How Depressed are you Today?

When I did my psychotherapy training we were told to treat clients with care because they were vulnerable and to listen to what they say. Whenever anyone lays down a rule to everybody I always question it. We are all descendants of survivors. The further back we go in history the worse were the living circumstances for the vast majority. I believe it is best for practitioners to talk with them as we talk to everyone else. We are all in the same boat. A client once said to me “You cannot imagine how awful it is to be depressed”. “Indeed I can. I grew up during the war and was depressed throughout my adolescence. In those days no-one paid attention to children unless they didn’t do their homework”.

My client said “Am I working with a damaged therapist?” “Of course you are. You won’t find anyone who is not. My experience is that unless we have worked through out own difficulties and come to terms with them, we are not fit to work with clients”.

One day I had a phone call from a lady who was very distressed and wanted to come to see me that afternoon. She was crying so hard I could scarcely make out what she was saying. I made an appointment in two days time. When she arrived my husband opened the door and told her to go upstairs to my consulting room.

She sat down and continued crying very loudly for a few minutes. As she slowed down I spoke to her. “How long have you been doing this?” She stopped crying and looked very surprised. “I don’t know” she said. “You must know. You are doing it” I replied. “ten years?” She thought for a moment and started to cry again. “Two weeks?” I said. “You are slowing down now. I think I can cry much better than you.” I threw myself about and made the strongest screeches I could imagine. “See what I can do! Try it again and put more energy into it.”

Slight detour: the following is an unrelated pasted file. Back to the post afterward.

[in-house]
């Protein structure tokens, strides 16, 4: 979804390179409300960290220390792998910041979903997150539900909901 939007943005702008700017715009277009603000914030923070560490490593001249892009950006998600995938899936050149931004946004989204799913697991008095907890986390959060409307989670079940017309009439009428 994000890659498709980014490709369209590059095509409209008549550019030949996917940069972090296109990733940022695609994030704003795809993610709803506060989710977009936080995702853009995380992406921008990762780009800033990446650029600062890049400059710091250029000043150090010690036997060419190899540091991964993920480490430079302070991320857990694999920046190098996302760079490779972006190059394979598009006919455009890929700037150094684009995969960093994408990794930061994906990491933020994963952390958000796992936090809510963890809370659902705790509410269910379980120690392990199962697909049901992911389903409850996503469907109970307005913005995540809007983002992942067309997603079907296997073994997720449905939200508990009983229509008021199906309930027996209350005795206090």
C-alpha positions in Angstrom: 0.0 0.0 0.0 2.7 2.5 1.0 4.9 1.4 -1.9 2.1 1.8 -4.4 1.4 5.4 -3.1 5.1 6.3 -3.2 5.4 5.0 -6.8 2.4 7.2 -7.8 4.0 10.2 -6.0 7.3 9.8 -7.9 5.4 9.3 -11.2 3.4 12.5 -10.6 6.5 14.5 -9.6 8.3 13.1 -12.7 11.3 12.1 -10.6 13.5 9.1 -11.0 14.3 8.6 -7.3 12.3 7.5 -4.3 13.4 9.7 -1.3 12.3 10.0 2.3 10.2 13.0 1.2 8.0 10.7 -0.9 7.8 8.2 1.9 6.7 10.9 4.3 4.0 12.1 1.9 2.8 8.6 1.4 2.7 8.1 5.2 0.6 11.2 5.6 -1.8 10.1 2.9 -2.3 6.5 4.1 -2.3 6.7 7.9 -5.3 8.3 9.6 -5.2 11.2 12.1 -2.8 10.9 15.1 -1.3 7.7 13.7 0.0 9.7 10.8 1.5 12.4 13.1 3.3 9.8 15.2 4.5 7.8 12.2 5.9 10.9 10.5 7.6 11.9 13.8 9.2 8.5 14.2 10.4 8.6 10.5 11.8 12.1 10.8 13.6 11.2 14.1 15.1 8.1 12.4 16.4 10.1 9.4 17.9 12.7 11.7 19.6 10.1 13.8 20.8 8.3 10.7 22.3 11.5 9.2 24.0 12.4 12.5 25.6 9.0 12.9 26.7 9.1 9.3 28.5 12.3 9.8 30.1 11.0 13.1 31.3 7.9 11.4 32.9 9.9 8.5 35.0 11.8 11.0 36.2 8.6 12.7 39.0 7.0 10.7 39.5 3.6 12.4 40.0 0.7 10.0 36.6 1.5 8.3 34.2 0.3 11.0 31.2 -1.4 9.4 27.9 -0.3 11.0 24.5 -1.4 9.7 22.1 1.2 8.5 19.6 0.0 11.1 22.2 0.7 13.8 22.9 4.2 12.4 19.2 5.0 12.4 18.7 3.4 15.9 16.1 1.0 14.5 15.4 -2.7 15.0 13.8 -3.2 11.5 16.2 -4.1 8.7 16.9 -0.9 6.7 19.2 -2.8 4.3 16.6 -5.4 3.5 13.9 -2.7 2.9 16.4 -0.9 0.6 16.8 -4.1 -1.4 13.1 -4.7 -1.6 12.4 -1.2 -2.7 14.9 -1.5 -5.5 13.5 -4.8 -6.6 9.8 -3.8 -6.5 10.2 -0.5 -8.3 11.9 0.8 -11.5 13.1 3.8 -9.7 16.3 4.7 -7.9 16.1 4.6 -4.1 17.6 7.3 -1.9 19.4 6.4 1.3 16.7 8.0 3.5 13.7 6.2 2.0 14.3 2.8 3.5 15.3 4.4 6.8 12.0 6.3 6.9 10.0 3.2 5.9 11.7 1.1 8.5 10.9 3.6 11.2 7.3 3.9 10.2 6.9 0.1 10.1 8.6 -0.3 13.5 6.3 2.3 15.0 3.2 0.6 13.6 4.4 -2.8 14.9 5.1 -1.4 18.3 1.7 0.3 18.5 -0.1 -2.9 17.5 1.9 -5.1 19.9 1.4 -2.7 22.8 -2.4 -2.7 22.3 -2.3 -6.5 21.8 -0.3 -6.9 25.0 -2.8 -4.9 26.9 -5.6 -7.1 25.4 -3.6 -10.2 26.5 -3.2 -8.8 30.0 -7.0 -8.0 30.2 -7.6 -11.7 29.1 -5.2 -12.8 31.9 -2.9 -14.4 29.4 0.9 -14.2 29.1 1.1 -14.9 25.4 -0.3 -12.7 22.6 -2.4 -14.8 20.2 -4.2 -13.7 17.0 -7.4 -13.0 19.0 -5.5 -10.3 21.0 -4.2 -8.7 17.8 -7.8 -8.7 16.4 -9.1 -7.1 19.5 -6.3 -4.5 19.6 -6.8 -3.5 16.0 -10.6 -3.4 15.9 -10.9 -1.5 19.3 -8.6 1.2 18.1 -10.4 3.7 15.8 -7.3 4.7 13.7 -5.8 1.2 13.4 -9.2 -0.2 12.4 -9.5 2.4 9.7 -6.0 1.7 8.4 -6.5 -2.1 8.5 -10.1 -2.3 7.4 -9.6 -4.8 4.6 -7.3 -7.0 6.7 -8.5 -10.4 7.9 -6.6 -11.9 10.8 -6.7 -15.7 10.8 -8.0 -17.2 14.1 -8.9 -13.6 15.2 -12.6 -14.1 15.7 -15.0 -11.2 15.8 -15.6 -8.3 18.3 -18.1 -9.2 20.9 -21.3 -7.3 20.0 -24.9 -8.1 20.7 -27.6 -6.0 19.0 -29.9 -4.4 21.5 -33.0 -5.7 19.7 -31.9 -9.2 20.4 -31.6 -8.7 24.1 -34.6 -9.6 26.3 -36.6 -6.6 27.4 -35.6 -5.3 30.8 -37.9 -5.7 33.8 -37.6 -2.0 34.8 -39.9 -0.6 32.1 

She burst into laughter. When she had stopped she said “Don’t you want to know my story?” “Not particularly, but you can if you must.”

She started and before long she got into her stride.. I stopped her after ten minutes. “Do you know what you are doing?” “What do you mean?” she said. “You are very good at complaining. One of the best I’ve ever had.” She paused again and then laughed and couldn’t stop. “I didn’t know psychotherapists were like this.” “No they are not” I replied.

“Can I come to see you again? I don’t know what you are doing but I feel a lot better.”

“Well I suppose so but you must practice laughing every time you feel like crying. It must be more fun.”

“You do say funny things!” she said as she put her coat on and went downstairs chuckling to herself . My husband was astounded. “Whatever did you do with her? When I opened the door she was crying and ten minutes later I walked past your door and she was laughing!” There must be something in this psychotherapy lark. Well done!”

This lady came back after only two more visits. This doesn’t happen twice. Every client is different. She was an attention seeker, a particular species that I come across quite often. All they have to do is to find a new method.

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